Guys: stop reading here. Girls…if I have no followers (or friends for that matter) after this post, I understand. I don’t know what labor and delivery did to my bladder, but it sure did a number on me. There! I said it. If bladder transplants existed, I’d be on the waiting list. Right now I look like this:
but I feel like this:
It’s most likely my own fault; I can’t tell you how many pregnancy-related books and pamphlets I read, and how many of them instructed me to do kegel exercises daily. The idea just seemed…weird. I didn’t even know if I completely understood what they were in the first place. So I took the “happy-go-lucky” road and avoided even thinking about them. And then I gave birth.
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Giving birth was actually a great experience for me, I loved it. The recovery process after birth? No one warned me how awful it is! I’ll excuse you from the details and leave you with just two words: bed pan. I was mortified, embarrassed…and felt I had lost all of my dignity! Unfortunately this continued for a few days: The moment I felt I need to…um..wee? Is that the best word? I’m going with it. Anyway…the moment I needed to “wee” I would act immediately, but it didn’t matter. My bladder had a mind of its own and would just release whenever it darn well pleased. I had to do the unthinkable: I sent my sister to Walmart to buy me some DEPENDS!
I was talking to the wife of an OB who assured me that this is very normal after giving birth, and that if women say it didn’t happen to them that most of them are lying, but I have never heard of anyone having this experience (I wonder why? Maybe it’s a socially unacceptable topic? Leave it to me to bring the subject to the table!)
Continuing my story, I did get better. Well, mostly. The first time I went to an aerobics class and we had to do jumping squats I discovered some new issues, but for the most part I found I could live a normal life with my semi-normal bladder. Then I got pregnant again. Sneezing once is okay, but if I have to sneeze two times in a row…I’m a goner. I’m in my 2nd trimester and I have to “wee” all the time! And the moment I stand I have about a 15 second window to find a restroom. I’m now finding myself a little more open to the word “kegel.” 🙂 So far I have managed not to completely lose it and have the most embarrassing moment of my life, but I’m not sure I can remain so lucky if I don’t make some changes before semester # 3 comes along.
So, if anyone else exists in this world and seems a little disappointed, embarrassed, or infuriated by a “less-than-perfect” bladder, this post is for you! Don’t worry, I don’t expect you to comment and reveal yourself (but if you do I’d love to laugh and cry with you)!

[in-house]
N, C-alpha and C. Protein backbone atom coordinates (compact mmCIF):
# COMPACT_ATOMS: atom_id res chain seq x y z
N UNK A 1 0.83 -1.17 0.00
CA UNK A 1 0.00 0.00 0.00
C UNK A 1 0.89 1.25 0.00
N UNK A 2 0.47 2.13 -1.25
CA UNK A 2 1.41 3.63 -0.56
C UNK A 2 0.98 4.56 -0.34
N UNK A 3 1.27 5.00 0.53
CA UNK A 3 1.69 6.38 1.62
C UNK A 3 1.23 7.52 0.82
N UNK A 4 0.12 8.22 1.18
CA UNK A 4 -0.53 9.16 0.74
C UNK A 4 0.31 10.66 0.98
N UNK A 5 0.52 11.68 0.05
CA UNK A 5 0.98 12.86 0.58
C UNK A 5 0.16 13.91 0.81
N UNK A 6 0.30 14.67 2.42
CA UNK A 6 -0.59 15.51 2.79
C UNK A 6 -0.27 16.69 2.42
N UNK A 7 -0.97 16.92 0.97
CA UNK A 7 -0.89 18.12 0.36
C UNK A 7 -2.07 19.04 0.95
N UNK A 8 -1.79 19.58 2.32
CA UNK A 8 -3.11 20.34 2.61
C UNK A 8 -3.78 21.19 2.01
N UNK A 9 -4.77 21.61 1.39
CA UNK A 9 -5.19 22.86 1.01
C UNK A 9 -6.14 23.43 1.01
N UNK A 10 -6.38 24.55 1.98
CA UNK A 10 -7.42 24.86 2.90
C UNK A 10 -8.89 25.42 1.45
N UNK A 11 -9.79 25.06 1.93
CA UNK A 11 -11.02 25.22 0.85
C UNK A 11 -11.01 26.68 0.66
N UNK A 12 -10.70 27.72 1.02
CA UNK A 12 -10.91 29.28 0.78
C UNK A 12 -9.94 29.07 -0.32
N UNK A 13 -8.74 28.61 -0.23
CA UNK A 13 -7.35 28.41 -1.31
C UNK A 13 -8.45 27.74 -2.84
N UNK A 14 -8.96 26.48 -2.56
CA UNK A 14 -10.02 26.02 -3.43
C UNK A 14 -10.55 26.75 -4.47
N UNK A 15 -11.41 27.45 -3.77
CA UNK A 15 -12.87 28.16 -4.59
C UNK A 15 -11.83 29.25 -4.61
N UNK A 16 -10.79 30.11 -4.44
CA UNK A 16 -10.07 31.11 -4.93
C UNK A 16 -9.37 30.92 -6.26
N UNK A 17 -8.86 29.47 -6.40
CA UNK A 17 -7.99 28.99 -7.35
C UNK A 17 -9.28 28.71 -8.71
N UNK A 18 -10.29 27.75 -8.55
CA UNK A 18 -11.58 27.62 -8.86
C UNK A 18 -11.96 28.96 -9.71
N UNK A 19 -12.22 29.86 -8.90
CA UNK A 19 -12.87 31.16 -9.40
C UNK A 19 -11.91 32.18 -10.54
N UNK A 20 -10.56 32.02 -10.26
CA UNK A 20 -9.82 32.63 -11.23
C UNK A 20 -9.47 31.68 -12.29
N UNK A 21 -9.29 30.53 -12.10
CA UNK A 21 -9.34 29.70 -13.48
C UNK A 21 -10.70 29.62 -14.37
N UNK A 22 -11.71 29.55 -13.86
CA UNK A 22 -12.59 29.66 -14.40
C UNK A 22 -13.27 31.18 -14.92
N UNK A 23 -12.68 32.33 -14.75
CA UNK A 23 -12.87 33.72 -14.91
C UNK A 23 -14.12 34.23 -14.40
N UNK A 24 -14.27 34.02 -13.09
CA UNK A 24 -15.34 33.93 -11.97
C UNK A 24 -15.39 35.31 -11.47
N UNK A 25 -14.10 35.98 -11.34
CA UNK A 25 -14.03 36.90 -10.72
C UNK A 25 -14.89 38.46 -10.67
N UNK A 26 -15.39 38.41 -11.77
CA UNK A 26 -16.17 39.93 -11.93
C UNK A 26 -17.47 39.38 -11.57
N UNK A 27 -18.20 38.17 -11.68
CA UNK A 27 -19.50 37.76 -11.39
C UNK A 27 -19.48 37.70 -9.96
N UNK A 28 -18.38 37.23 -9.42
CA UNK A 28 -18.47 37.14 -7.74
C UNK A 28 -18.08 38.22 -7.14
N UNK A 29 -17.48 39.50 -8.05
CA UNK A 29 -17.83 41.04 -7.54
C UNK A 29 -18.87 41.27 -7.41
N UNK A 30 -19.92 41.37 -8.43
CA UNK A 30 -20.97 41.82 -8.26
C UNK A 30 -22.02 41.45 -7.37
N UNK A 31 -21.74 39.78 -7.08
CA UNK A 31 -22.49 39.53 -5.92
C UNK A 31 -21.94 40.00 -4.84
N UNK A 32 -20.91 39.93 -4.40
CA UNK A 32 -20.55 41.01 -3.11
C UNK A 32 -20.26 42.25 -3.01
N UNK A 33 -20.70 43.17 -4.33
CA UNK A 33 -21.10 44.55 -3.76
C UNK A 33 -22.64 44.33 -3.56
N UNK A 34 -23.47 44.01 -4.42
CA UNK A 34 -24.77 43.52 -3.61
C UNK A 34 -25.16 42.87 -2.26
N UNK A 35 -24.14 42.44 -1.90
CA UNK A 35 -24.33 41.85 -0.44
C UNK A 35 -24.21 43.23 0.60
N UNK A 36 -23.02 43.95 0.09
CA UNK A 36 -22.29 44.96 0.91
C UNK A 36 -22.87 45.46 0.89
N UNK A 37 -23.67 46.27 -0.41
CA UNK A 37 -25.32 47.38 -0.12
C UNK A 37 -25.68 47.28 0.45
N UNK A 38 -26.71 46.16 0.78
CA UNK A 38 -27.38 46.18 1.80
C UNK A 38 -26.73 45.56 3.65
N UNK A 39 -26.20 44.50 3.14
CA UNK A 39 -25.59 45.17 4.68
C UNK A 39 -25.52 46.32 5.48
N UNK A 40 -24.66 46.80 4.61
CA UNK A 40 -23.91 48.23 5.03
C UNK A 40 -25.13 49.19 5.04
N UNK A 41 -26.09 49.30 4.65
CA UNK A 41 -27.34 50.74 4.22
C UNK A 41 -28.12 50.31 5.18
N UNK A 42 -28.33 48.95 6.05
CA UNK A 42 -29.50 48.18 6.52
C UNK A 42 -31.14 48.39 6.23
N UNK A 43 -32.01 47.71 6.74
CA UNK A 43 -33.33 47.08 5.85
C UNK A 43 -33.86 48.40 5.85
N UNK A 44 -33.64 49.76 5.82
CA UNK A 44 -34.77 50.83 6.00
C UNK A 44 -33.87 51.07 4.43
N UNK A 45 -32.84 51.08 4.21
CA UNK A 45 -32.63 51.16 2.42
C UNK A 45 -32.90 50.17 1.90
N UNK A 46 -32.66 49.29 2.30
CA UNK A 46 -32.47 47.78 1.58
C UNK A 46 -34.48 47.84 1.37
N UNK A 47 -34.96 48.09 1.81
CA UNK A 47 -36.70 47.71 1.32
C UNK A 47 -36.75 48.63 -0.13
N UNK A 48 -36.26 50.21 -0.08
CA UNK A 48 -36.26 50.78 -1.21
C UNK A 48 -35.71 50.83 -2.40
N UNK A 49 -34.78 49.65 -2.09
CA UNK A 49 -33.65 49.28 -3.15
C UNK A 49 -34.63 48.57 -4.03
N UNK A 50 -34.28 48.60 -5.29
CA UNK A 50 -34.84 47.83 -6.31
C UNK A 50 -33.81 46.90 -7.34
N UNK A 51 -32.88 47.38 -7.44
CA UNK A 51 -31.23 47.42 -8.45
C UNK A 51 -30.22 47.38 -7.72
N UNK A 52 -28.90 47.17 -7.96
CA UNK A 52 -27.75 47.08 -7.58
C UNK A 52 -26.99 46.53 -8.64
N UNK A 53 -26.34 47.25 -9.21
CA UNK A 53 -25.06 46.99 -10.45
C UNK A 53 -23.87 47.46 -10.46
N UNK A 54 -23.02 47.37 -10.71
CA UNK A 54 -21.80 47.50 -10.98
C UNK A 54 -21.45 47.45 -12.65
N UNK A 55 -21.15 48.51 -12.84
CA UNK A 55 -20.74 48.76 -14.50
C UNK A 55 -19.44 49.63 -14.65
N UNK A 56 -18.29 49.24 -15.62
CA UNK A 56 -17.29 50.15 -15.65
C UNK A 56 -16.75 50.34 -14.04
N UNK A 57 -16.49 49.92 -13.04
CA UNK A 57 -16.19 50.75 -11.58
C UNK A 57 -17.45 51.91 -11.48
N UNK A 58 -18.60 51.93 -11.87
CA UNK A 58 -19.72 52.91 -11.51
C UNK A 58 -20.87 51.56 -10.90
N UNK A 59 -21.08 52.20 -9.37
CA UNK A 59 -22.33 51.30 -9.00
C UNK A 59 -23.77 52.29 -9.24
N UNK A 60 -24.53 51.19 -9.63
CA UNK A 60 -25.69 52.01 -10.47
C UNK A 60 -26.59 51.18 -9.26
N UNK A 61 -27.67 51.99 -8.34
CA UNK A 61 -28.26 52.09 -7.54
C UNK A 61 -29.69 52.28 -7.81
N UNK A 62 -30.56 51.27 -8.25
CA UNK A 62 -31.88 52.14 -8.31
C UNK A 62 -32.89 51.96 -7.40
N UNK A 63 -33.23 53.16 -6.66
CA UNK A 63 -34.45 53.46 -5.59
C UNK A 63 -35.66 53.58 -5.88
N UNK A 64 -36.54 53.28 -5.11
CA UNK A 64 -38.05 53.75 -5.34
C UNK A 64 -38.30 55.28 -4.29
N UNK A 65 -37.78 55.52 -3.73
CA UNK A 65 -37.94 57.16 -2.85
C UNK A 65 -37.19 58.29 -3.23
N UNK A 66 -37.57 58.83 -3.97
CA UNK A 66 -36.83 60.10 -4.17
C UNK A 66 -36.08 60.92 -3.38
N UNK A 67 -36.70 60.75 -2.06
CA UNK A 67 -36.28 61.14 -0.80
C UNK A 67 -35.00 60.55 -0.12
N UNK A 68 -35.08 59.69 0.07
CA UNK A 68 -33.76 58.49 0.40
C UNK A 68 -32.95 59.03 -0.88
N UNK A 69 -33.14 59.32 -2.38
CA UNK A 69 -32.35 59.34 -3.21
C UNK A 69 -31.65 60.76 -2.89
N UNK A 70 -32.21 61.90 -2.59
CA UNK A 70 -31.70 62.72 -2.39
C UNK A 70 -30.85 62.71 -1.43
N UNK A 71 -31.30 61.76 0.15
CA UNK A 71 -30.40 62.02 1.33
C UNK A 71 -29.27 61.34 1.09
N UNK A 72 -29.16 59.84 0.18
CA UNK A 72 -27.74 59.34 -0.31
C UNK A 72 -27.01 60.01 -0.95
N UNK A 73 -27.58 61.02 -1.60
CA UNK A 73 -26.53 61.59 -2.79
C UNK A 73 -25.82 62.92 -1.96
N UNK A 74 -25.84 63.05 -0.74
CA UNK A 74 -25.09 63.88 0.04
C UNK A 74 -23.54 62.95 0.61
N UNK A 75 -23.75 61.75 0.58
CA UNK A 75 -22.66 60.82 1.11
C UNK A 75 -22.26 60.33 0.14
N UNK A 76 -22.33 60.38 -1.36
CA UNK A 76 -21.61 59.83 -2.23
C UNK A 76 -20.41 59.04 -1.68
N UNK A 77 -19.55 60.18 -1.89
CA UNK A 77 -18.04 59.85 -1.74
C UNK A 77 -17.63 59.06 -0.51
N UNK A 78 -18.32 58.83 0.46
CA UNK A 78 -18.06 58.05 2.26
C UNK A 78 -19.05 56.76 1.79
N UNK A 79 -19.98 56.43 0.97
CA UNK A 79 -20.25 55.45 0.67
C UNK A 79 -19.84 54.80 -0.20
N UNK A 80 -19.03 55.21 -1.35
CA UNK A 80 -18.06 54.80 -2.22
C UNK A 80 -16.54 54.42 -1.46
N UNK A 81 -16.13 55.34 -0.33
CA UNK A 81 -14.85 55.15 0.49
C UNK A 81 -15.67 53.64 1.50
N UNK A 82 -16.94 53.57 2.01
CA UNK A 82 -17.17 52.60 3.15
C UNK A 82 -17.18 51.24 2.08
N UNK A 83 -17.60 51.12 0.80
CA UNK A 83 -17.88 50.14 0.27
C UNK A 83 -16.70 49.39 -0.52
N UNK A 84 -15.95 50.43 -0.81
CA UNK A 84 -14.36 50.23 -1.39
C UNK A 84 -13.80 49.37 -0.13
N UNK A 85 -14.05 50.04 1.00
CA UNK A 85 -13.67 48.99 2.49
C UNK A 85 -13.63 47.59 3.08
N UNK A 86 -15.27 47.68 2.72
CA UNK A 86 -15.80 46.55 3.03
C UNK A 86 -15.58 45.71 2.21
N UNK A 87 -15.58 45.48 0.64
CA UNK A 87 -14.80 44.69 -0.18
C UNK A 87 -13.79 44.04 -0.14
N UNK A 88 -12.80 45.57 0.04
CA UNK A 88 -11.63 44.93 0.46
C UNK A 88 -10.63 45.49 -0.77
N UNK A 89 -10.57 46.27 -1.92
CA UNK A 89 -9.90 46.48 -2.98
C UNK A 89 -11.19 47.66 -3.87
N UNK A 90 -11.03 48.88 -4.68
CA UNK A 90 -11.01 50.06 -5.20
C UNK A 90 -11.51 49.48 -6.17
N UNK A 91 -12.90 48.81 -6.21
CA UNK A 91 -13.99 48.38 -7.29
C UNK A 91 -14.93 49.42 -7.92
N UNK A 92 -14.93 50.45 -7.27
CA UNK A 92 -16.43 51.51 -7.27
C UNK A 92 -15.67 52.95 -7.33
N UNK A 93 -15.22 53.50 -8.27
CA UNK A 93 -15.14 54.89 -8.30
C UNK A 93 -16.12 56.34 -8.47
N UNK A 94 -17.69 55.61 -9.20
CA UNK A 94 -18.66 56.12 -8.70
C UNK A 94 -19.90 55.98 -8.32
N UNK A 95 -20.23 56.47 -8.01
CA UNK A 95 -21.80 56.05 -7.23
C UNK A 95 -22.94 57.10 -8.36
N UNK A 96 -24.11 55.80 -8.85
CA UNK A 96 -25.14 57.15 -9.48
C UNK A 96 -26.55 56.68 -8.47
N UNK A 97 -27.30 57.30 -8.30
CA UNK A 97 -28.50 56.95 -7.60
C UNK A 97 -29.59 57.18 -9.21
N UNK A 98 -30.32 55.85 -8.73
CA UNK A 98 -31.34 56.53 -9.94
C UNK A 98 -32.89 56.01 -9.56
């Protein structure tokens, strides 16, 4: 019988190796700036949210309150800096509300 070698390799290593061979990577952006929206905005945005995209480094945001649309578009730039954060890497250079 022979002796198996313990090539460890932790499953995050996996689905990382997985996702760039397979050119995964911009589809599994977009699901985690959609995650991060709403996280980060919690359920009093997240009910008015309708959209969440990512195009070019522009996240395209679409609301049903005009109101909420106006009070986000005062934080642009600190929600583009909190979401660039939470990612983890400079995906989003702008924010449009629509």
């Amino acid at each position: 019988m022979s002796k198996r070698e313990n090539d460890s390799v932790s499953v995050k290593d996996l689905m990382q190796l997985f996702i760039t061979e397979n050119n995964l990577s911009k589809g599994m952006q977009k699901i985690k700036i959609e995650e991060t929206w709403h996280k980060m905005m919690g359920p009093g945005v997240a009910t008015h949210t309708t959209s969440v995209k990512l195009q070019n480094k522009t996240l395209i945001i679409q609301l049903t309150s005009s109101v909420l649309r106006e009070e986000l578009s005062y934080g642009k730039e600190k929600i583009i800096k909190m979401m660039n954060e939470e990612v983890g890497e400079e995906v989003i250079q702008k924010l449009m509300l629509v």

How To Strengthen A Less-Than Perfect Bladder
Okay women, let’s embrace the fact that we really need to be doing our kegels (also known as pelvic floor exercises). I’m sure most of you know how, but if you are unsure, here is the best description I have heard:
It’s like trying to hold a “wee” and a fart at the same time. Only you’re not supposed to tighten your abs or your butt while you’re doing them. Oh yeah, and your supposed to keep breathing (that’s my area of struggle). You can also identify the correct muscles by trying to “stop your stream” in the middle of a pee. If it’s challenging to do this, you really should get serious about the kegels!
How to Do Kegels: Lie on your back and tighten your pelvic floor muscles for 5 seconds. Rest and repeat. Try to get up to 10 seconds, and do this 10 times. You should notice a difference in 3-6 months.
If you haven’t had children yet, you aren’t exempt from the exercises! In fact you’d be smart to start now. You should do these multiple times a day, and you don’t have to be laying down to do them! Do them while standing in line at the grocery store, do them while watching T.V., are you doing them while reading this post? 🙂 Don’t worry, no one will know! Wouldn’t that be funny though? If you did know how often women all around you were doing kegel exercises? Haha!
Read more detailed instructions on how to do kegel exercises at this site. And remember this if you ever feel alone: according to the article Weak bladder after birth – why you’re not the only one, light bladder weakness affects one in two women.
And please, if this isn’t something you are plagued with do your best to be understanding on not shun me from society. I would much appreciate that! 🙂
As a quick side note, I read a beautiful blog post about how a woman came to love her stretch marks. She included this quote:
Elder Bruce C. Hafen of the First Quorum of the Seventy and his wife Marie K. Hafen, talked of motherhood and its parallels to the sacrifice made by our Savior. They said:
“Just as a mother’s body may be permanently marked with the signs of pregnancy and childbirth, [the Savior] said, ‘I have graven thee upon the palms of my hands’ (1 Ne. 21:15–16). For both a mother and the Savior, those marks memorialize a wrenching sacrifice–the sacrifice of begetting life–for her, physical birth; for him, spiritual rebirth” (“‘Eve Heard All These Things and Was Glad’: Grace and Learning by Experience,” in Dawn Hall Anderson and Susette Fletcher Green, eds.,Women in the Covenant of Grace: Talks Selected from the 1993 Women’s Conference [Salt Lake City: Deseret Book, 1994], p. 29).
So the next time you get upset over your less-than-perfect bladder, remember that it too, is a symbol of your love and sacrifice! 🙂